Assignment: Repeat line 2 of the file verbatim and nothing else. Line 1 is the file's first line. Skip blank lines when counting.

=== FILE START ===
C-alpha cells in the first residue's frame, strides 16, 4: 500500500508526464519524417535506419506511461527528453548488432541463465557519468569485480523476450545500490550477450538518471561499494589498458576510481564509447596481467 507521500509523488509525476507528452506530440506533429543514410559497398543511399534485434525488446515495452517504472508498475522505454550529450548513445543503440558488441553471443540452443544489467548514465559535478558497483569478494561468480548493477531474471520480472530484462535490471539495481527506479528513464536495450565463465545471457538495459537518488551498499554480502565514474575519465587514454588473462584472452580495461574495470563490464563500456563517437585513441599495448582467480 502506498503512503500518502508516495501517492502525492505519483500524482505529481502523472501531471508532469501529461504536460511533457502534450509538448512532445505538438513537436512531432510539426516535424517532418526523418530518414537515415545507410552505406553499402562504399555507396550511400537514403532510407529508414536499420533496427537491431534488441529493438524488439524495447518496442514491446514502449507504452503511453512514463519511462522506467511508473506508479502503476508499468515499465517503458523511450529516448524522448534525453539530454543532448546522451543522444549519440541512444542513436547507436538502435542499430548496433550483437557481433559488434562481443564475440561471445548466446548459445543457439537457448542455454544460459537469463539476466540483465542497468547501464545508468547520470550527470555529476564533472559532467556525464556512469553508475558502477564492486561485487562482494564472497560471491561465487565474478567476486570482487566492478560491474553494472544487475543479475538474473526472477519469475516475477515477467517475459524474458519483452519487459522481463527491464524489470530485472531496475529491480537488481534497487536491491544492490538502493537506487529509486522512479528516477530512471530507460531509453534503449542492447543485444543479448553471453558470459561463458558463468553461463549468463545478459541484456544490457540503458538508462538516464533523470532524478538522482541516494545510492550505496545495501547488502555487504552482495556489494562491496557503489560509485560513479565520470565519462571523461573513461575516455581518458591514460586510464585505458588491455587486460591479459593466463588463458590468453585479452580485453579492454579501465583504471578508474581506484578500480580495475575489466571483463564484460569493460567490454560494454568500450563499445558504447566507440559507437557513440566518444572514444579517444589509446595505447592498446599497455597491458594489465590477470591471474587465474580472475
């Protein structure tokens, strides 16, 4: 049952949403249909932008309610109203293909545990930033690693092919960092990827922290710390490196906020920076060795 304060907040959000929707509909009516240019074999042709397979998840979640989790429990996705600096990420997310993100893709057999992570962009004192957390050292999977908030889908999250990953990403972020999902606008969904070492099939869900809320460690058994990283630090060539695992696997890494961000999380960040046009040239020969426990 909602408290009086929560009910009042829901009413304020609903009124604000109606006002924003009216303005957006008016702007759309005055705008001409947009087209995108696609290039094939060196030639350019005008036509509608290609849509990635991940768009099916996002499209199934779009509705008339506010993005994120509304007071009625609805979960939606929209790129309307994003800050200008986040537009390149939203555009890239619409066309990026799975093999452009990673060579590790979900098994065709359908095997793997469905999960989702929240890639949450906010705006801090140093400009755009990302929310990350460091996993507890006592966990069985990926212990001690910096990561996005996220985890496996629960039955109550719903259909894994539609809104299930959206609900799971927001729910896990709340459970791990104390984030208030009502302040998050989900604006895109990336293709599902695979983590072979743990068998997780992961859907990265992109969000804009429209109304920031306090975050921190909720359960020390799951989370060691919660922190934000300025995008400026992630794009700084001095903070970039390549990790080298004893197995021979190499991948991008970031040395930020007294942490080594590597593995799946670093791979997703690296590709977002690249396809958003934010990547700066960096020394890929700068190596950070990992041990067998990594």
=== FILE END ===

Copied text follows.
């Protein structure tokens, strides 16, 4: 049952949403249909932008309610109203293909545990930033690693092919960092990827922290710390490196906020920076060795 304060907040959000929707509909009516240019074999042709397979998840979640989790429990996705600096990420997310993100893709057999992570962009004192957390050292999977908030889908999250990953990403972020999902606008969904070492099939869900809320460690058994990283630090060539695992696997890494961000999380960040046009040239020969426990 909602408290009086929560009910009042829901009413304020609903009124604000109606006002924003009216303005957006008016702007759309005055705008001409947009087209995108696609290039094939060196030639350019005008036509509608290609849509990635991940768009099916996002499209199934779009509705008339506010993005994120509304007071009625609805979960939606929209790129309307994003800050200008986040537009390149939203555009890239619409066309990026799975093999452009990673060579590790979900098994065709359908095997793997469905999960989702929240890639949450906010705006801090140093400009755009990302929310990350460091996993507890006592966990069985990926212990001690910096990561996005996220985890496996629960039955109550719903259909894994539609809104299930959206609900799971927001729910896990709340459970791990104390984030208030009502302040998050989900604006895109990336293709599902695979983590072979743990068998997780992961859907990265992109969000804009429209109304920031306090975050921190909720359960020390799951989370060691919660922190934000300025995008400026992630794009700084001095903070970039390549990790080298004893197995021979190499991948991008970031040395930020007294942490080594590597593995799946670093791979997703690296590709977002690249396809958003934010990547700066960096020394890929700068190596950070990992041990067998990594």